2017: The Year of Rising Rates?
On Wednesday, the Federal Reserve raised interest rates in a move that was widely expected, taking the short-term Federal Funds rate up to 0.75%.
More surprisingly, the Fed raised its long-term expectations for interest rates, indicating that they expect to raise rates another three times in 2017, essentially doubling short-term rates.
The Fed is returning interest rates to normal levels after years of near-zero rates that were in place to stimulate the economy by making borrowing cheaper. Higher rates also help to slow down inflation, which is slowly becoming a concern as it approached the Fed’s “ideal” level of 2.0%.
The biggest winner from these announcements was the U.S. dollar. Rising rates make dollar-valued investments more attractive to foreign investors, especially those in economies with near-zero rates like Japan and the EU. A flood of new interest in the greenback pushed it near a 13-year high against other currencies.
Stocks generally took the news as a good sign, seeing the Fed’s actions as a vote of confidence in the economy, bringing the Dow Jones futures near an all-time high of 20,000. Meanwhile, gold, treasury bond, and foreign currency futures sold off as is typical during a strong dollar environment.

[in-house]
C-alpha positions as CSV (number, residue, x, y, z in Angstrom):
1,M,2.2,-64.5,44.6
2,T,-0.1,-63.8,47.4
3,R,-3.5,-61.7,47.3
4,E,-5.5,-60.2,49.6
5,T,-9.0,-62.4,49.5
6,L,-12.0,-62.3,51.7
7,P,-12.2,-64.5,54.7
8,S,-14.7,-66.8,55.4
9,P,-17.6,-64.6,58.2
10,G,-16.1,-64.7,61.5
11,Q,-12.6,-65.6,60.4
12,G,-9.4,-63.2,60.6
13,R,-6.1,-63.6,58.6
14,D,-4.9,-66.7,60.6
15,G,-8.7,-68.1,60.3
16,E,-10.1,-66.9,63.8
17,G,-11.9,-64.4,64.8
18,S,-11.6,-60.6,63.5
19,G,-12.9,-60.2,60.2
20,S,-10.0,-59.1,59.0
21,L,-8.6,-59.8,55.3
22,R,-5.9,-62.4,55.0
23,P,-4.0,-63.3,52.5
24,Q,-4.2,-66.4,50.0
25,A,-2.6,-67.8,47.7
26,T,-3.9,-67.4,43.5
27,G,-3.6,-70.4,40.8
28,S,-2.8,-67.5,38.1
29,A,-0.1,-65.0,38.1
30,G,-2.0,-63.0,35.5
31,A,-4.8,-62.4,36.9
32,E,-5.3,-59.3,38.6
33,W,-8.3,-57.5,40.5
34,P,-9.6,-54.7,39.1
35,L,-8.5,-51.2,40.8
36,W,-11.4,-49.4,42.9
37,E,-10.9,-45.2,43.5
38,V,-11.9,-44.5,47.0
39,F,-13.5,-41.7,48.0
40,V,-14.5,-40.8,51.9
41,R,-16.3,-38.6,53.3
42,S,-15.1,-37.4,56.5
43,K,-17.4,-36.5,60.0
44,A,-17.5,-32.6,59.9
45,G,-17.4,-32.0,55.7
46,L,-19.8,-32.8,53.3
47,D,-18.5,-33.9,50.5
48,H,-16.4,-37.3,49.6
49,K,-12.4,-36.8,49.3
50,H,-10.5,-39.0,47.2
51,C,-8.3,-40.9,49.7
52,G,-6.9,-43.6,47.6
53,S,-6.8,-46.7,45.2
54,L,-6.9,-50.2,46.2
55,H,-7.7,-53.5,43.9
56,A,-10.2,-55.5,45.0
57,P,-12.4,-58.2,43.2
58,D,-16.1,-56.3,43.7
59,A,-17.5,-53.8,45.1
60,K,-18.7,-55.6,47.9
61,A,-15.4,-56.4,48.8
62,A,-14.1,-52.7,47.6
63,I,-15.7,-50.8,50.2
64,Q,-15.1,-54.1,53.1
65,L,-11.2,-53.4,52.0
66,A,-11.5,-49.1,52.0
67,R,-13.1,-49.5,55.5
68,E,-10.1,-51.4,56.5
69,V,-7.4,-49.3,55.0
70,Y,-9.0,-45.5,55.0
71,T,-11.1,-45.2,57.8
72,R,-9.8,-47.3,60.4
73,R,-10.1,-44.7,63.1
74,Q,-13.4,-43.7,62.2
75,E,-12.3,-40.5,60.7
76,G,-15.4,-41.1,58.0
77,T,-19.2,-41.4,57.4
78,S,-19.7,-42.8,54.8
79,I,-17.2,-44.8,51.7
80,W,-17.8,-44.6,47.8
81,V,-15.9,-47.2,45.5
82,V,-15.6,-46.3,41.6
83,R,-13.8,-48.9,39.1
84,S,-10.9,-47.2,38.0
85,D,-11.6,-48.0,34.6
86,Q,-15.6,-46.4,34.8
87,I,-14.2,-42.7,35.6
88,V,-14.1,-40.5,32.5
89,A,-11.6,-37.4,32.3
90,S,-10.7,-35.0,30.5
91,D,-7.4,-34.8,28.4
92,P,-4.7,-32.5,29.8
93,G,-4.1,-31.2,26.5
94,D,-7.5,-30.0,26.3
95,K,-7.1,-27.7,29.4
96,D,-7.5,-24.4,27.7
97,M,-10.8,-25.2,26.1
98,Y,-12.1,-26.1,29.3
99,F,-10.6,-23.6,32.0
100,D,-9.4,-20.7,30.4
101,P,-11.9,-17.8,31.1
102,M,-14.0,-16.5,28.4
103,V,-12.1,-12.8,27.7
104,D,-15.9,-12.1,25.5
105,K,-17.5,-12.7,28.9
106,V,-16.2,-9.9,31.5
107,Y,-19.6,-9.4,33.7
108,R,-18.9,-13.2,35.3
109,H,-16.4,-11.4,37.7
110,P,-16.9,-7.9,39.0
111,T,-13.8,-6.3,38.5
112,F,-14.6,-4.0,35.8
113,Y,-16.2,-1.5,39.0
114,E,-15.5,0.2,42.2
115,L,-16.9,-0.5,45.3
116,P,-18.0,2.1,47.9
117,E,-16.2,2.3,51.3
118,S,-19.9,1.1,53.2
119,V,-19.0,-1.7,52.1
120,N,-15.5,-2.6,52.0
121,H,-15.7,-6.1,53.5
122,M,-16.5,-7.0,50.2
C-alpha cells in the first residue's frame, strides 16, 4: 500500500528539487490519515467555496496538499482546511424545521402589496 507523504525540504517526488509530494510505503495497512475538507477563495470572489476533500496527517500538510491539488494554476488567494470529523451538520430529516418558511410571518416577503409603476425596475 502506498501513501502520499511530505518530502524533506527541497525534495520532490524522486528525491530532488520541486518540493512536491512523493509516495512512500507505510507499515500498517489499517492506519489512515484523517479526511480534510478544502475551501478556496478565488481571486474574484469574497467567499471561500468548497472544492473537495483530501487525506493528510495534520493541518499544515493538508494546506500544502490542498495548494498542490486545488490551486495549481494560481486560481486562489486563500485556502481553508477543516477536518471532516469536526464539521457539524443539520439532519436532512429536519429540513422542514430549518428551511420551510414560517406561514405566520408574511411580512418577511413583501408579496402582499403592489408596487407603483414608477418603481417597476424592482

Cattle prices neared a four-month high this week as Arctic temperatures descended across the Great Plains. Subzero temperatures prevent cattle from gaining weight, limit the ability to bring them to market, and can even kill the animals, making cold weather a serious concern for cattle producers.
Even before the cold weather hit, prices had been exploding after hitting a six-year low in early October. Gains have been spurned by bargain-hunting buyers who have gotten bullish on beef after recognizing that national cattle inventories are near a four-year low. Recently, prices have gained more than 16 cents per pound, a 17% gain.
However, some market watchers fear a setback could be in order after almost two months of unrelenting gains. Meatpackers typically see less demand for meat after the holidays and should reduce their purchases in the coming weeks, which could undercut the searing-hot market.
As of midday Friday, December live cattle traded for $1.12 per pound.
Hog prices, too, have been skyrocketing, touching a four-month high near 64 cents per pound on Friday.
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